The heartwarming reason this cafe is raising its prices
FEELING the squeeze as wages rose 3.5 per cent on July 1, a Bundaberg cafe has taken the time to explain why staying loyal to its staff has come at a small cost to customers.
Nourish Cafe owner Judy Plath said she valued her 10 experienced staff, most aged above 21, and didn't want to discriminate against them simply because it was cheaper to employ younger staff.
Ms Plath said she'd made the decision to inform customers she was instead raising her prices marginally, both with a social media post and an in-store information flyer.
In an emotionally honest post on Facebook, Ms Plath said the business simply couldn't absorb the pay increase - which it did when wages rose by 3 per cent a year ago - so in order to retain its valued team, was left with no option but to increase prices.
"We all as a society support Fair Work and we want to see people being paid correctly,” she told the NewsMail.
"I didn't want to take the path of letting go of older staff.
"Traditionally in the food industry as staff get older they lose hours - I didn't want to do that.
"We value all our staff and as they get older we didn't want to discriminate against them for having the misfortune of getting older.
"And I can only do that if I can pay them, so I needed to increase my prices to make that possible.”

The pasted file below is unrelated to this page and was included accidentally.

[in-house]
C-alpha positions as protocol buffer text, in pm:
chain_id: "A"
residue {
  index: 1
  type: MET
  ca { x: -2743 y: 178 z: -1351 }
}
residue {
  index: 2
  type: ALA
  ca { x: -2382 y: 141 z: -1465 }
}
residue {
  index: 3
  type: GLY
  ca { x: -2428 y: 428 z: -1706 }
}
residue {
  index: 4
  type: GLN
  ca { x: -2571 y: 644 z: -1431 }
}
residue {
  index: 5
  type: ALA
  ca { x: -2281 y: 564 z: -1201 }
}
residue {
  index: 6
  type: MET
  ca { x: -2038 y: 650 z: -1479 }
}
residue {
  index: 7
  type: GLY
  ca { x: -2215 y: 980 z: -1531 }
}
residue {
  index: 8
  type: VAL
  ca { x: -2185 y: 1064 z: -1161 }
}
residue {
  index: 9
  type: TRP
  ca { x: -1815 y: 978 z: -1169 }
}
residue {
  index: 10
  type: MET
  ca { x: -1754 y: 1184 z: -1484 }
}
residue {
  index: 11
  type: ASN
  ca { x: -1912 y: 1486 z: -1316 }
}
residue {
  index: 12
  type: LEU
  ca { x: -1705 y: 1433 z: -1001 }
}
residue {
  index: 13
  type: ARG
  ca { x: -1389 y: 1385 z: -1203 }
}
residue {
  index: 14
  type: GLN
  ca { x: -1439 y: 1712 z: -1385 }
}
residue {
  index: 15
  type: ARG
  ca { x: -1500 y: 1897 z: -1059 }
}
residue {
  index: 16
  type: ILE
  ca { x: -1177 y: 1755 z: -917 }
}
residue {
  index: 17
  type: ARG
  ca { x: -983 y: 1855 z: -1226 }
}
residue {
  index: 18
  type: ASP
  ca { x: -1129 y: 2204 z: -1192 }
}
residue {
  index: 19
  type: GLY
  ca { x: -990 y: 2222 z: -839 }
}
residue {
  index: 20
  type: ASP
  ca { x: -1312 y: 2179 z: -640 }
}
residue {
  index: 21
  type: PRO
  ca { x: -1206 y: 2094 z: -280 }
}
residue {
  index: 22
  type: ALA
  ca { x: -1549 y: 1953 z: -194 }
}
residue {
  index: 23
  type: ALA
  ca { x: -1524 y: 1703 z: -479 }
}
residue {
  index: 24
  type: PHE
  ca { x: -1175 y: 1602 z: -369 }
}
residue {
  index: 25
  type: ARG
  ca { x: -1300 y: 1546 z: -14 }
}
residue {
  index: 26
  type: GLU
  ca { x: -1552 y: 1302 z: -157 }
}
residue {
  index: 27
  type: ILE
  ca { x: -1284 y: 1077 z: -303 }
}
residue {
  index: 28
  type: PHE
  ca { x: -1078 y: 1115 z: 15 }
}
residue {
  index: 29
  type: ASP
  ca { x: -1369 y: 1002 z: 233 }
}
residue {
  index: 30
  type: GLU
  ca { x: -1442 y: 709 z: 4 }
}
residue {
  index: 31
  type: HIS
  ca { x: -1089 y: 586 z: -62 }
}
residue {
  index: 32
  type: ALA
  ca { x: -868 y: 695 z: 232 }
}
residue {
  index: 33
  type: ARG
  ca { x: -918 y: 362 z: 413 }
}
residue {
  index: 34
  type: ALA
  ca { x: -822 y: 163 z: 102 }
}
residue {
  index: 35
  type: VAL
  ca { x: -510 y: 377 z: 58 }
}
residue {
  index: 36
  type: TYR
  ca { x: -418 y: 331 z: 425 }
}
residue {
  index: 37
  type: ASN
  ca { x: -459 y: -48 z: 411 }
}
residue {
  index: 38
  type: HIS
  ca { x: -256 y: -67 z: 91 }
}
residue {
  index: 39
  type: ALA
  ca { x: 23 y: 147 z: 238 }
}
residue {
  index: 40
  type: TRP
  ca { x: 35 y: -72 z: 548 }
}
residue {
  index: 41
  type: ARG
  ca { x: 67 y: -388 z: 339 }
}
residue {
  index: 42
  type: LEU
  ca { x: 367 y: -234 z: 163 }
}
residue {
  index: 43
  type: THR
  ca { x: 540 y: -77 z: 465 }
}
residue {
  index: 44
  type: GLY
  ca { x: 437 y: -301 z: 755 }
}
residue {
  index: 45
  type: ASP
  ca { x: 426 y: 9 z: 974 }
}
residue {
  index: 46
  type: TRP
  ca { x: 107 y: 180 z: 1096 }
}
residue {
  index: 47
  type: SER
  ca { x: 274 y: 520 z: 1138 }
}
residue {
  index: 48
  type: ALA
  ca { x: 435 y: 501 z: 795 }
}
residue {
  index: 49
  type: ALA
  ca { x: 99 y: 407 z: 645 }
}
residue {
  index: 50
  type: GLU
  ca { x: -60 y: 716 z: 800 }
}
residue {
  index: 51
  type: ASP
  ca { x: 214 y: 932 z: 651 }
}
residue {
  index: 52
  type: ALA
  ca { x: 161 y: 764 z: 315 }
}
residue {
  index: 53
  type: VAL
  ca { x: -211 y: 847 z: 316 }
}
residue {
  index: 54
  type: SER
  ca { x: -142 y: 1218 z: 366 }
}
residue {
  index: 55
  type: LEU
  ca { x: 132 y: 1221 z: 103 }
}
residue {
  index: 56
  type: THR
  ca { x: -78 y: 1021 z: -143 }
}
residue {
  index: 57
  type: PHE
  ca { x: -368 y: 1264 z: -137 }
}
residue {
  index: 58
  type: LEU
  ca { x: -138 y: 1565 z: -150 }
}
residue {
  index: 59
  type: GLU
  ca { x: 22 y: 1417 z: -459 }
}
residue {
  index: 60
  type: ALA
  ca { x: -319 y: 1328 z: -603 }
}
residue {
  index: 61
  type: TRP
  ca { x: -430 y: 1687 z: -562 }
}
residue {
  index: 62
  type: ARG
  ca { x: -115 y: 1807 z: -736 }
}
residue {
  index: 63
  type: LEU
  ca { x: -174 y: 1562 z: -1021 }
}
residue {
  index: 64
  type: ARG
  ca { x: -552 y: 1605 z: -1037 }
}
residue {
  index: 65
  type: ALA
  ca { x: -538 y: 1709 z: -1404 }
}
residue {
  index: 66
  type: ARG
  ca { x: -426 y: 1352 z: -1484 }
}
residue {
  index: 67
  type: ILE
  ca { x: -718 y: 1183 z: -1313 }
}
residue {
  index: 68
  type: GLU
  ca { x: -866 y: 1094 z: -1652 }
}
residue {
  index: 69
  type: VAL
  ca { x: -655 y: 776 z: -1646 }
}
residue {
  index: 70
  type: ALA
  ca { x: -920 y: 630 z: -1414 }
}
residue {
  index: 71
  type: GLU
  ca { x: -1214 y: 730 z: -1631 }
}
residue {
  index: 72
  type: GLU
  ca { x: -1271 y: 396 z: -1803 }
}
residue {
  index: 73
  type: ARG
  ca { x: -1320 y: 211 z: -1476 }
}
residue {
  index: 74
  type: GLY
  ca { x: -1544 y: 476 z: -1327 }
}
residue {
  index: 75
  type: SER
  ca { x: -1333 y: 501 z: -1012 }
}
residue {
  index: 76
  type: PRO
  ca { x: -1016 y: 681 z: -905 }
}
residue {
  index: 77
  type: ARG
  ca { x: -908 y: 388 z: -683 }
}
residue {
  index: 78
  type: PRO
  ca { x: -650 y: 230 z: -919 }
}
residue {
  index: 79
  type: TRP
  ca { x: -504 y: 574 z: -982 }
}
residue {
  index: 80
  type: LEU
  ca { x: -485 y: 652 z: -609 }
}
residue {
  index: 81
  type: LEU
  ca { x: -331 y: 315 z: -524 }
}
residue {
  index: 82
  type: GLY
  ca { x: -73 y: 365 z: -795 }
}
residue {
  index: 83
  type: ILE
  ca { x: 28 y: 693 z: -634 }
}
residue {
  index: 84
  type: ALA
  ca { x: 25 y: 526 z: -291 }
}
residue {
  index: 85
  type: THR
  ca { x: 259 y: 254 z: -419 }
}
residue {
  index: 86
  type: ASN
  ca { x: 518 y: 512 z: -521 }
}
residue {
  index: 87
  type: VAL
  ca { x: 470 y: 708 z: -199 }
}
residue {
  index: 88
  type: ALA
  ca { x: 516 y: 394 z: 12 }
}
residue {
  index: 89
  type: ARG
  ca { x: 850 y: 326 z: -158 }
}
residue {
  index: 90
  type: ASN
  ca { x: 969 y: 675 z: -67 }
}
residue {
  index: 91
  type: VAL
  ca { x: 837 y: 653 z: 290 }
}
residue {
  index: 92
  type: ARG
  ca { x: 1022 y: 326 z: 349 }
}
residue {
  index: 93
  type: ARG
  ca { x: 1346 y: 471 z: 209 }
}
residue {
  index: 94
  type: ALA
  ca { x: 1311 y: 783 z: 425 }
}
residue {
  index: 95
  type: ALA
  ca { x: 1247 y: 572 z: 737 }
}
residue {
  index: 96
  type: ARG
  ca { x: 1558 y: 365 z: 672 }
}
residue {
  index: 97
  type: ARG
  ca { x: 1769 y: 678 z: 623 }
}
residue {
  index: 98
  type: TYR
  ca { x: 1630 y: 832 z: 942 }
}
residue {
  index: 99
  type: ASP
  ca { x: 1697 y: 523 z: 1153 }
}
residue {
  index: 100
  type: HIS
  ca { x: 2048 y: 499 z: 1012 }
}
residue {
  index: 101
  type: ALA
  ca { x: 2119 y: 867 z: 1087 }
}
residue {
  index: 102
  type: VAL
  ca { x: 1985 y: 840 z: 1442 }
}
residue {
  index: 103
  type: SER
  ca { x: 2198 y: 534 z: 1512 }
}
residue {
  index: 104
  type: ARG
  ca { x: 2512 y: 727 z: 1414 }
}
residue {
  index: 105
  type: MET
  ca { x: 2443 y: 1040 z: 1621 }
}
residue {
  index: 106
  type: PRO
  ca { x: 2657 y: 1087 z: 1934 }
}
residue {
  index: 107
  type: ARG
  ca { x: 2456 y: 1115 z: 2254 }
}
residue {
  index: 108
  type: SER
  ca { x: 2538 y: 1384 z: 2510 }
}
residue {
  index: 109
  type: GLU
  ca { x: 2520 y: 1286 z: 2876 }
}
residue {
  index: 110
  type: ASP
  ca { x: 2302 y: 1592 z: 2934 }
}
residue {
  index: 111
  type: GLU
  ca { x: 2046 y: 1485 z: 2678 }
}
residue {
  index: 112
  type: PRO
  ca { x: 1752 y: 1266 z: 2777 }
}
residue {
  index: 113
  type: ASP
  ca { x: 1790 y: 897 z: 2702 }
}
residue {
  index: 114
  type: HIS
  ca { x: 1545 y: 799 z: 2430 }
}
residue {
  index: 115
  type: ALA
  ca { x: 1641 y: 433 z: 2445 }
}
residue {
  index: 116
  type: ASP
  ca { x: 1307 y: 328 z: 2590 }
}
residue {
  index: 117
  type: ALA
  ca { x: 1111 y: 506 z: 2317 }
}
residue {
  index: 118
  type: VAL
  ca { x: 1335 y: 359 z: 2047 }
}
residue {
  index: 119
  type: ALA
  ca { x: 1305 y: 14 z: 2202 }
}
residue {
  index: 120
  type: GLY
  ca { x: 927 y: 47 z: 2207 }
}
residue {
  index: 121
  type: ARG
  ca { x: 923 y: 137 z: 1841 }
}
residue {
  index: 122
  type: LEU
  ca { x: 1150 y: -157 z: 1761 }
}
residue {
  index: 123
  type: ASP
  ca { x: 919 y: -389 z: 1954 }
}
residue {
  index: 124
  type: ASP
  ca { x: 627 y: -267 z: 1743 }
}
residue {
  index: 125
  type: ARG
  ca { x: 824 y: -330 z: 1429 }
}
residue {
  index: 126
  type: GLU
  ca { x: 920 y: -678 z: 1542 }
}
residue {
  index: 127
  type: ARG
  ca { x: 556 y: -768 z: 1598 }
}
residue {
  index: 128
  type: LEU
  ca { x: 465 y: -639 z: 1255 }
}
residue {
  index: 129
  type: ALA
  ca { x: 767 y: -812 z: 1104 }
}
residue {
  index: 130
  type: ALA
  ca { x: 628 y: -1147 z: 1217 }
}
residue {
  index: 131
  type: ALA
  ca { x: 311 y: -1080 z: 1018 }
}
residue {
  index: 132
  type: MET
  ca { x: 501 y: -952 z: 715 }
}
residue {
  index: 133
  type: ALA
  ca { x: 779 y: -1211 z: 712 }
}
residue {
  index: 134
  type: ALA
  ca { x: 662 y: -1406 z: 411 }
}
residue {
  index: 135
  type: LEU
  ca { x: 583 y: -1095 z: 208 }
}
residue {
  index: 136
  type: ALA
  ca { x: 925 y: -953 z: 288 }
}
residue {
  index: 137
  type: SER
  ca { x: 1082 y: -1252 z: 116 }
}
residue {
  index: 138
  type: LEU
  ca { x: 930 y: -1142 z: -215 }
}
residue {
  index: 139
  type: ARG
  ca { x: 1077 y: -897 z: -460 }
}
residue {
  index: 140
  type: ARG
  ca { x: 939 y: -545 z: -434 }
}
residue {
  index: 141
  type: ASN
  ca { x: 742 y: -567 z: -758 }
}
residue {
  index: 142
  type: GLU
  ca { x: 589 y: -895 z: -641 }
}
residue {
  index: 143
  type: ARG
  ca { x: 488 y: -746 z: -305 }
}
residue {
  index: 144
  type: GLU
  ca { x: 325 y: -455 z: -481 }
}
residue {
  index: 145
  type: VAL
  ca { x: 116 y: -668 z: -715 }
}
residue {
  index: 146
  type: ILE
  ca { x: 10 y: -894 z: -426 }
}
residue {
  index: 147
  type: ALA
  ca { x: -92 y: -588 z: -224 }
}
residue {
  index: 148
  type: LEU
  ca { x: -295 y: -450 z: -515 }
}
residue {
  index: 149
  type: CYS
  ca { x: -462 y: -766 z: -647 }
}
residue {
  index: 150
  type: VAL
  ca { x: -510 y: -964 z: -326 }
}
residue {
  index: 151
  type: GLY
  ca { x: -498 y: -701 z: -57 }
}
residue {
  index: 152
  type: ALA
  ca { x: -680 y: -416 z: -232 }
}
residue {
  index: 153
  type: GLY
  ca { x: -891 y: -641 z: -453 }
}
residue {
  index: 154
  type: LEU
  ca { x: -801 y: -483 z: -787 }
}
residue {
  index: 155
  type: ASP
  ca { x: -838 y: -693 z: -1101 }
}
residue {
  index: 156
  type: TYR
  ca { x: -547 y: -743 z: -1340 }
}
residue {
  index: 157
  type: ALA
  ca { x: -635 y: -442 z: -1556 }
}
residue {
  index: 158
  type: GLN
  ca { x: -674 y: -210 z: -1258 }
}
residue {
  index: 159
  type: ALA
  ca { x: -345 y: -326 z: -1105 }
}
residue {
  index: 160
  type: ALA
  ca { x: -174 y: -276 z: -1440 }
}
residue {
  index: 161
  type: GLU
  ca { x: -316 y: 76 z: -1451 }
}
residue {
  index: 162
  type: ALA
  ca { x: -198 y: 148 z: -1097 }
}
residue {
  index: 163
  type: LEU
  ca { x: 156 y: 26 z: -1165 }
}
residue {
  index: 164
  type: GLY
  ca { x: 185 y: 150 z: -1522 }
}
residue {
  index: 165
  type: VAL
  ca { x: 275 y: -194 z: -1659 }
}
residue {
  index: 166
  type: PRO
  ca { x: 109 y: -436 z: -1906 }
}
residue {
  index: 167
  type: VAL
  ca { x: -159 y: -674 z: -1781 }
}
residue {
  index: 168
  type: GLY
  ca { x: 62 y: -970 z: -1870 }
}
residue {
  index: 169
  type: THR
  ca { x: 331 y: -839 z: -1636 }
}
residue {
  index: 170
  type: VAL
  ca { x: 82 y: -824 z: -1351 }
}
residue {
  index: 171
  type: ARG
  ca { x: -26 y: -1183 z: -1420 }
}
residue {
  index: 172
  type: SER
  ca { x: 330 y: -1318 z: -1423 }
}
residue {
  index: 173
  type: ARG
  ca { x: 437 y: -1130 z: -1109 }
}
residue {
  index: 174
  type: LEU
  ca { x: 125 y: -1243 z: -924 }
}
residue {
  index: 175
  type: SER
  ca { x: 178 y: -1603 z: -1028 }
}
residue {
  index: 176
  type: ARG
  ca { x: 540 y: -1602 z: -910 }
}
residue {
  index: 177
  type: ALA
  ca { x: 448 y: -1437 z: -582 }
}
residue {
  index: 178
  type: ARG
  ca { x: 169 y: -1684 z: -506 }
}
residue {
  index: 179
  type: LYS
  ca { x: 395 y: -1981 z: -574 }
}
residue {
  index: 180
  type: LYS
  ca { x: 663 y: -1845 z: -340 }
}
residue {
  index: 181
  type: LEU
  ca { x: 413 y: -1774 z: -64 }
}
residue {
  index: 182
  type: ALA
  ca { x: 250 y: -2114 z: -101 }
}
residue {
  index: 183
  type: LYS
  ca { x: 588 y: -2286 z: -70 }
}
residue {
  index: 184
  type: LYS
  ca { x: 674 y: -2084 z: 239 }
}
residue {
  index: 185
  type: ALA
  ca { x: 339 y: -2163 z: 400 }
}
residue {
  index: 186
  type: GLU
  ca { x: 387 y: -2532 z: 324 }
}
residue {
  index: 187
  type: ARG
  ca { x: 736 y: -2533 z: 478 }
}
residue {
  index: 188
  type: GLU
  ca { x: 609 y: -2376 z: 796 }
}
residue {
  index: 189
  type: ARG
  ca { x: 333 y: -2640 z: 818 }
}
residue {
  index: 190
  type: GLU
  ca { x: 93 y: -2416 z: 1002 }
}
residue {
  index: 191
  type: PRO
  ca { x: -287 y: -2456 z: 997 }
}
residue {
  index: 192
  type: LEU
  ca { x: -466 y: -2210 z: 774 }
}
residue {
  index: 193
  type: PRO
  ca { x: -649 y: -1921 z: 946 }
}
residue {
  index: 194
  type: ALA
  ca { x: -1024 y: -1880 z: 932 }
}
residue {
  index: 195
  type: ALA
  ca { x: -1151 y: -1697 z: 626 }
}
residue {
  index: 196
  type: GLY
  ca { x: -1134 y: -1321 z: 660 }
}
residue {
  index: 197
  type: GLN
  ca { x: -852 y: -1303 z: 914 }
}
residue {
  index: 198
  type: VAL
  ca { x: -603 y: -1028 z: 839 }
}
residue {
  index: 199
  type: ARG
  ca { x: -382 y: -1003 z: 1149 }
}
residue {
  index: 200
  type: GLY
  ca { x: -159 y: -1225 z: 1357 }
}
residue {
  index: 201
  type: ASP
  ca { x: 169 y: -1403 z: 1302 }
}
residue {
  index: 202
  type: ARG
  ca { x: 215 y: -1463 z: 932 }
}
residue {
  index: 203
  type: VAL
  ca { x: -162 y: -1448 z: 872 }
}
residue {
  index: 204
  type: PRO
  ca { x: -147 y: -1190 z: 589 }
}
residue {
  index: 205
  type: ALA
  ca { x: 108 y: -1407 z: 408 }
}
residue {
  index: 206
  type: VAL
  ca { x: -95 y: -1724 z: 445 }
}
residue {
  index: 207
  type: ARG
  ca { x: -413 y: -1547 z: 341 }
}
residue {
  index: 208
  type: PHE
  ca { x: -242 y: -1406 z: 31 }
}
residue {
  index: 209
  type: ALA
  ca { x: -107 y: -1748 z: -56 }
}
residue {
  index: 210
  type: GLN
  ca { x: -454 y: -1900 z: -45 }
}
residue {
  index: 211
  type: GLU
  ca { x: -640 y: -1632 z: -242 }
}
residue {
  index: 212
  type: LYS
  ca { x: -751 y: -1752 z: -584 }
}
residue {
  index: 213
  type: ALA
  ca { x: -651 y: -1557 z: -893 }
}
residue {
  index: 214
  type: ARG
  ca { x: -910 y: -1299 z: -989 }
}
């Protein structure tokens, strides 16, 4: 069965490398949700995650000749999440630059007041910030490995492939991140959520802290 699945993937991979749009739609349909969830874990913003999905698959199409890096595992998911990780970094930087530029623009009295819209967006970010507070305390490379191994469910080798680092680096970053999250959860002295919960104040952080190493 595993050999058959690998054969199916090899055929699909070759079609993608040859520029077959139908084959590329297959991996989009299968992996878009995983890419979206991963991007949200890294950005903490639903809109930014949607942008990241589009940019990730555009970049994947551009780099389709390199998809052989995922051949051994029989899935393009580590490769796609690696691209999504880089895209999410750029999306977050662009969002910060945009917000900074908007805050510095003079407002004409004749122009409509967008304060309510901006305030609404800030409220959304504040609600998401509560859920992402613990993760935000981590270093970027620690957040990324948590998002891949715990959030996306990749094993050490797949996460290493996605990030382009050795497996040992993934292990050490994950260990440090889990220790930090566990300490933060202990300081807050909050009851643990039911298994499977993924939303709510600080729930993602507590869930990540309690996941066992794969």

Ms Plath said the feedback from customers had been positive and supportive of her position.
"They've appreciated that I explained it,” she said.
"You see on our Facebook post, lots of lovely comments.”
Bundaberg Chamber of Commerce president Yale Morgan said there had been conversations regarding wage increase filtering through the business community.
"It is particularly challenging for a lot of the small businesses,” he said.
"We encourage them to look at their productively levels with the staff that they have, talk to their suppliers to try and get better deals and look at their pricing.
"They may have to look at increasing prices - as long as they're still adding value for the consumer.”
On the flip side, Mr Morgan said the positives of a pay rise was more money in the pockets of customers. "As people earn more they tend to spend more within the community.”